*If the bread starts leaking, it’s ok!! Unless you have a gaping hole, the eggs will create a sort of suction between the bread and the pan and won’t all leak out. Once the egg in the bottom has started to set in the oven, about 10 minutes, whip up a few more eggs (2-3 depending on how much leaked out and will need to be replaced) with salt and pepper and quickly scramble them in a pan until 3/4 of the way cooked. Remove sheet pan with loaf, scrape off the egg that leaked (or it will burn) and add scrambled eggs into boat and mix with existing fillings.

Inside-Loaf

Once it’s out of the oven, let rest for five minutes and cut into slices. All you need is a slice or two to get a full, hearty breakfast that’s something fun and out of the ordinary. Yum! Bonus: this reheats very well in a toaster oven.

Boat-sliced

Happy weekend!

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Spiced Tangerine Mimosa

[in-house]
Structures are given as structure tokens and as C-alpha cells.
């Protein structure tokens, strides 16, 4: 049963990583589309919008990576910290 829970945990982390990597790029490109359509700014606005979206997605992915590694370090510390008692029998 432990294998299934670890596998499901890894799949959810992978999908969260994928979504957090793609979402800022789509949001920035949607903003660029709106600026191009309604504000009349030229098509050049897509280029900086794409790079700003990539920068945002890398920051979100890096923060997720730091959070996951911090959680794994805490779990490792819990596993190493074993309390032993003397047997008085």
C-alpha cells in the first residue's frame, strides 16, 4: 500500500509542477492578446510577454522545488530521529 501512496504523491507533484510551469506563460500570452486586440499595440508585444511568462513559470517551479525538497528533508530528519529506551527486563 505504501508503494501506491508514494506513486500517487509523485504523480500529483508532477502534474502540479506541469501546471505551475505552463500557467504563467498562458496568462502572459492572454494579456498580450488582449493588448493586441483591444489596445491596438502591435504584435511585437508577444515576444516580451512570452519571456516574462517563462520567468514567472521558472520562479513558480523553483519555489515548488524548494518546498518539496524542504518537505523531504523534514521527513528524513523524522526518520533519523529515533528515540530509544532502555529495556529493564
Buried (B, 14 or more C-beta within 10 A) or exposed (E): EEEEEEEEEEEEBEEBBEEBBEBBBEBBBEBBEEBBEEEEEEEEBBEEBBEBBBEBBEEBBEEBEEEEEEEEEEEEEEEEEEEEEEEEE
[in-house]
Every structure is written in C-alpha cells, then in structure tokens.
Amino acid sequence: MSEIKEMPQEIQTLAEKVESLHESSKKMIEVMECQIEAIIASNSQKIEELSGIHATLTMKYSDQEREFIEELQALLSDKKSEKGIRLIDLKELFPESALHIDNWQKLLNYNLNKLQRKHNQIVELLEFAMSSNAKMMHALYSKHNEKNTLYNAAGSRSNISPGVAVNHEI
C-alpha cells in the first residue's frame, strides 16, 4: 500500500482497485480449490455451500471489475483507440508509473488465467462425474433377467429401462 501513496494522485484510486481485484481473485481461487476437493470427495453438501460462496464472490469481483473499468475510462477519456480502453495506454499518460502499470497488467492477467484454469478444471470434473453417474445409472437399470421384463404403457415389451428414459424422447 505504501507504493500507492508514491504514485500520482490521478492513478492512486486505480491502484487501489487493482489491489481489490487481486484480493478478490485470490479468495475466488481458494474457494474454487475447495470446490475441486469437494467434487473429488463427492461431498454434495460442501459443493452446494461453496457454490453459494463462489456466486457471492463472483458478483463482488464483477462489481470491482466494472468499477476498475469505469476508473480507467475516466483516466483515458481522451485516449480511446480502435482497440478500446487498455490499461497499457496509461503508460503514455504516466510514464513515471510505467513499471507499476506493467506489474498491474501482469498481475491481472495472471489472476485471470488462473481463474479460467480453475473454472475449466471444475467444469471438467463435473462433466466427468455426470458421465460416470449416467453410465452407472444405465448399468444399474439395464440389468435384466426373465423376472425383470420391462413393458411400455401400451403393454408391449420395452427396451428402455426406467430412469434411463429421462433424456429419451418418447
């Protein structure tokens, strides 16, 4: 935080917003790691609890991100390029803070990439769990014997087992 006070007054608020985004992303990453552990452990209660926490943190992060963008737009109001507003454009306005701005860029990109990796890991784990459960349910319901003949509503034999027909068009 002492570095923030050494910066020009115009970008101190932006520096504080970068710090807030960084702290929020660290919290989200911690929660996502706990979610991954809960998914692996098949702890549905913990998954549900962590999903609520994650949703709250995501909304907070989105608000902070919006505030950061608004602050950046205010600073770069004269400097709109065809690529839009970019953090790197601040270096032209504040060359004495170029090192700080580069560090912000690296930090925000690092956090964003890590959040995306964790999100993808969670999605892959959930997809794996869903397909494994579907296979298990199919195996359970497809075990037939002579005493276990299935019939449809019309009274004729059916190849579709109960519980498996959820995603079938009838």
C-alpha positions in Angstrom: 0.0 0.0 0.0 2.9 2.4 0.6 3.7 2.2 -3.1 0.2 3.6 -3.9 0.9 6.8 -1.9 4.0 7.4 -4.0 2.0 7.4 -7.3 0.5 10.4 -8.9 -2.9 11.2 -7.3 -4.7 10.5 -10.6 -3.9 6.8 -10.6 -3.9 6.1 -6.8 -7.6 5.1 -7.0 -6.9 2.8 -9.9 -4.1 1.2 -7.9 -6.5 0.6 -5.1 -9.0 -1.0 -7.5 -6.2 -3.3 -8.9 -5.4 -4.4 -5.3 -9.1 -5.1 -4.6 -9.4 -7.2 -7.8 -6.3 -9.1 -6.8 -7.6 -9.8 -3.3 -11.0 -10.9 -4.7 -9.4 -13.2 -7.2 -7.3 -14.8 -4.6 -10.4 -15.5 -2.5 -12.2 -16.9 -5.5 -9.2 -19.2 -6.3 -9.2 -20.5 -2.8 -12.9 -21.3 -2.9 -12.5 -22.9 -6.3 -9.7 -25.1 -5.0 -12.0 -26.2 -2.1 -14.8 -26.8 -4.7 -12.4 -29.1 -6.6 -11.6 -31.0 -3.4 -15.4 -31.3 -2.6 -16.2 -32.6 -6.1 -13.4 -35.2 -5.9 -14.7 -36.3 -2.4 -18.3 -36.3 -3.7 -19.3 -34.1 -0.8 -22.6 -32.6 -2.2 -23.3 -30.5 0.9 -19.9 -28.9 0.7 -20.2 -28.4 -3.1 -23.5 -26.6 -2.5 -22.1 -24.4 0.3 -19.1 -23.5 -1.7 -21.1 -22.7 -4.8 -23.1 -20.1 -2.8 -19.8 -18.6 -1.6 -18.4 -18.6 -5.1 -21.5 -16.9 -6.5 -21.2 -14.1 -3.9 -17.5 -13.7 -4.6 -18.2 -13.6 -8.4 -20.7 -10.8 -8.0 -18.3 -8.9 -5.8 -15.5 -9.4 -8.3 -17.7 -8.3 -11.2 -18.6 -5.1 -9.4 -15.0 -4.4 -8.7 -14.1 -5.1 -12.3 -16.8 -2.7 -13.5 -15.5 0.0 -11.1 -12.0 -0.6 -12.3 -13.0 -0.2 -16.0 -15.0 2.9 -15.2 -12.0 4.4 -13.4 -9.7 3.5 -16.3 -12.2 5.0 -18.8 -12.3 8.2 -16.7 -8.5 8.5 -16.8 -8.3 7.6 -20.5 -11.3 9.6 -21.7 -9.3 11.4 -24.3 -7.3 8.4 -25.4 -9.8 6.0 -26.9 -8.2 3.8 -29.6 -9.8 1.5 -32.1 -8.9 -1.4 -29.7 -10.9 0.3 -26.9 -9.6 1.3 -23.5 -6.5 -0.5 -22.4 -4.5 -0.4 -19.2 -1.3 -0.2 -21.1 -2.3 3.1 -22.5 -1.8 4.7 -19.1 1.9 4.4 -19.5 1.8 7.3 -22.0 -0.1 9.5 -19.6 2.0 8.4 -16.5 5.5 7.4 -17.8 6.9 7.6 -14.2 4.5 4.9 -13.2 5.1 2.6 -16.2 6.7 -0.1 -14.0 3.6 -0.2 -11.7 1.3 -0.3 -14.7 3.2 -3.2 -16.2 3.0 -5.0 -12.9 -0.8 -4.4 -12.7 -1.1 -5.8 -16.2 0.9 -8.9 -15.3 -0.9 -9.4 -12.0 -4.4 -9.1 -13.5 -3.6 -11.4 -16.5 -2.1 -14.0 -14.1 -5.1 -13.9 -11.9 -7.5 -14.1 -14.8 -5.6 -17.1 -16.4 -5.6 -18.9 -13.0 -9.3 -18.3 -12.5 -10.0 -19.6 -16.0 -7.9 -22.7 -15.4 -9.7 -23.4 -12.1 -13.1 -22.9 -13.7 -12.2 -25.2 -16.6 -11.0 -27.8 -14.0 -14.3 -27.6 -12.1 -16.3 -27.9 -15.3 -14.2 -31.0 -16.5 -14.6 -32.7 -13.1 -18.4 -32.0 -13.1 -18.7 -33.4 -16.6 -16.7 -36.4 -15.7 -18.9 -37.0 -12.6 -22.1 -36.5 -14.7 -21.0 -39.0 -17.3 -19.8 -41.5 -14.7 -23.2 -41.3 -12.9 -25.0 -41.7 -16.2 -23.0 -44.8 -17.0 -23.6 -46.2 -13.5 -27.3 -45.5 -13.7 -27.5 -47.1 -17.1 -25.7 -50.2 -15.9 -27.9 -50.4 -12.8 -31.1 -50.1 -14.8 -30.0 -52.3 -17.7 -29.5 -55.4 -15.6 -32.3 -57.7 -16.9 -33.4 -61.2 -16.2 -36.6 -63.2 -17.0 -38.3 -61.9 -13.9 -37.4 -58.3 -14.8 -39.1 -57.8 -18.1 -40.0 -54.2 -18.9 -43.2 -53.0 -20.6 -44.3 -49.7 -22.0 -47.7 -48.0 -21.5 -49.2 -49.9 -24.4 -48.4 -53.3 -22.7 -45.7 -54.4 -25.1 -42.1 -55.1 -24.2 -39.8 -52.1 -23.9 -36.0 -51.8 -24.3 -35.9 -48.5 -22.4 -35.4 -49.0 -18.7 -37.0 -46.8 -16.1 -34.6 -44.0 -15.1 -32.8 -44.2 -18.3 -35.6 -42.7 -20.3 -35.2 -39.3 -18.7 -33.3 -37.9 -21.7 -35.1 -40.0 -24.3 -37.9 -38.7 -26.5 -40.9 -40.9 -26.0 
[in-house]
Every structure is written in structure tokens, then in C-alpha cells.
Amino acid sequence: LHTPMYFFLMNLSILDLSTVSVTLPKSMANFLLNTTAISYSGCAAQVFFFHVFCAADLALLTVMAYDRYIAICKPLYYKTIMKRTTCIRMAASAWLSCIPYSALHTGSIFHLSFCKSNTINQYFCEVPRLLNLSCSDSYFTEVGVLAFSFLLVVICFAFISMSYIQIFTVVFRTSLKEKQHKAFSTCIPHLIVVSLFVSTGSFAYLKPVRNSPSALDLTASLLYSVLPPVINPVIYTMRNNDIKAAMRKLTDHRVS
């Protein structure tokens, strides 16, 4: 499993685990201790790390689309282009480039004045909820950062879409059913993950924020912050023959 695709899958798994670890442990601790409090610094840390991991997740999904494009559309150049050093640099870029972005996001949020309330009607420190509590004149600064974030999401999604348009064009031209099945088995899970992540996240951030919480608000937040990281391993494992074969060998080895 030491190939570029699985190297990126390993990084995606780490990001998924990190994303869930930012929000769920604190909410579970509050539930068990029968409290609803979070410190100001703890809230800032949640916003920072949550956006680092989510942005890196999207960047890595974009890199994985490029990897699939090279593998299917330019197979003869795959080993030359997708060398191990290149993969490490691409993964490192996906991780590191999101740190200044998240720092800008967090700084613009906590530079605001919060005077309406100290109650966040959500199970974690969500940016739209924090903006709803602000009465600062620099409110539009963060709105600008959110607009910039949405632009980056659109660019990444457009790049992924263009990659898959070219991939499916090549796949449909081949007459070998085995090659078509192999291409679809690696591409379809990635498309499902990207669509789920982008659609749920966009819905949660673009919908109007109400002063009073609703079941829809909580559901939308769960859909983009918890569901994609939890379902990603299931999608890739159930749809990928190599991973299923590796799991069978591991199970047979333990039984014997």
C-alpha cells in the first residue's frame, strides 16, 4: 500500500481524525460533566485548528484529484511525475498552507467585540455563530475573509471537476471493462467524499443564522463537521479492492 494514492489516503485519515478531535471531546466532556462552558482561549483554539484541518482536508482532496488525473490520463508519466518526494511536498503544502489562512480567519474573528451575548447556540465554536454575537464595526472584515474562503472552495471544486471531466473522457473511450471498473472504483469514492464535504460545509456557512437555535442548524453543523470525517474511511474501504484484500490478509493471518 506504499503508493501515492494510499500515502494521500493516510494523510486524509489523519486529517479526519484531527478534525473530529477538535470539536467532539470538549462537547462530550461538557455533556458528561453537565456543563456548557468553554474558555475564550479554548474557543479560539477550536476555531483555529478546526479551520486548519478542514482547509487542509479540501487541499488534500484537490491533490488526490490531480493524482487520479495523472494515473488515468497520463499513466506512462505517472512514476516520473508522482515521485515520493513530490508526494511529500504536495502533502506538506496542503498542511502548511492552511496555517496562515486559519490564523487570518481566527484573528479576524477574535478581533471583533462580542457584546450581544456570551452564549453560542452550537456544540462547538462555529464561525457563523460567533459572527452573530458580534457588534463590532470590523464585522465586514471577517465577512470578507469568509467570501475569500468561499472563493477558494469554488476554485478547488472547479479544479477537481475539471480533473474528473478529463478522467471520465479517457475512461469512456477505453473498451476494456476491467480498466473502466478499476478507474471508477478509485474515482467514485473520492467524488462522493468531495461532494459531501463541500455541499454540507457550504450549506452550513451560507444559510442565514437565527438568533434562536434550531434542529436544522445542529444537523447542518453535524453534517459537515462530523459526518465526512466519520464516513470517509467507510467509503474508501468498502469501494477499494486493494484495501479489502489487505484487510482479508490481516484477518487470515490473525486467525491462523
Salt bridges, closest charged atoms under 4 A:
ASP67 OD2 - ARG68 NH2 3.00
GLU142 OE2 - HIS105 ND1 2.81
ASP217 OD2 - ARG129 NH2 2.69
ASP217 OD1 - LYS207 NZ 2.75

Chilly weather calls for a whole different set of cocktail flavor profiles. Mulled, spicy undertones are perfect to warm you up this time of year. Oh man, do I love a good mulled cider or wine. But it’s still nice to have a pop of bright citrus every once in a while, too. Especially to balance out all of the rich and heavy comfort foods that abound this season. This drink is the best of both worlds. Not to mention, this is quite a good dose of vitamin c. And this is certainly the time of year to be loading up on that. Cheers to a cocktail for health! Who won’t drink to that?


An orange gives this drink an acidic, citrus-y zing and the tangerines provide a deep rich, almost cream-like flavor and consistency. The healthy dose of bitters brings the spice to the party and automatically winterizes this traditional brunch drink.

You’ll need:

1 orange
3 tangerines
Angostura bitters
Champagne
lemon peel for garnish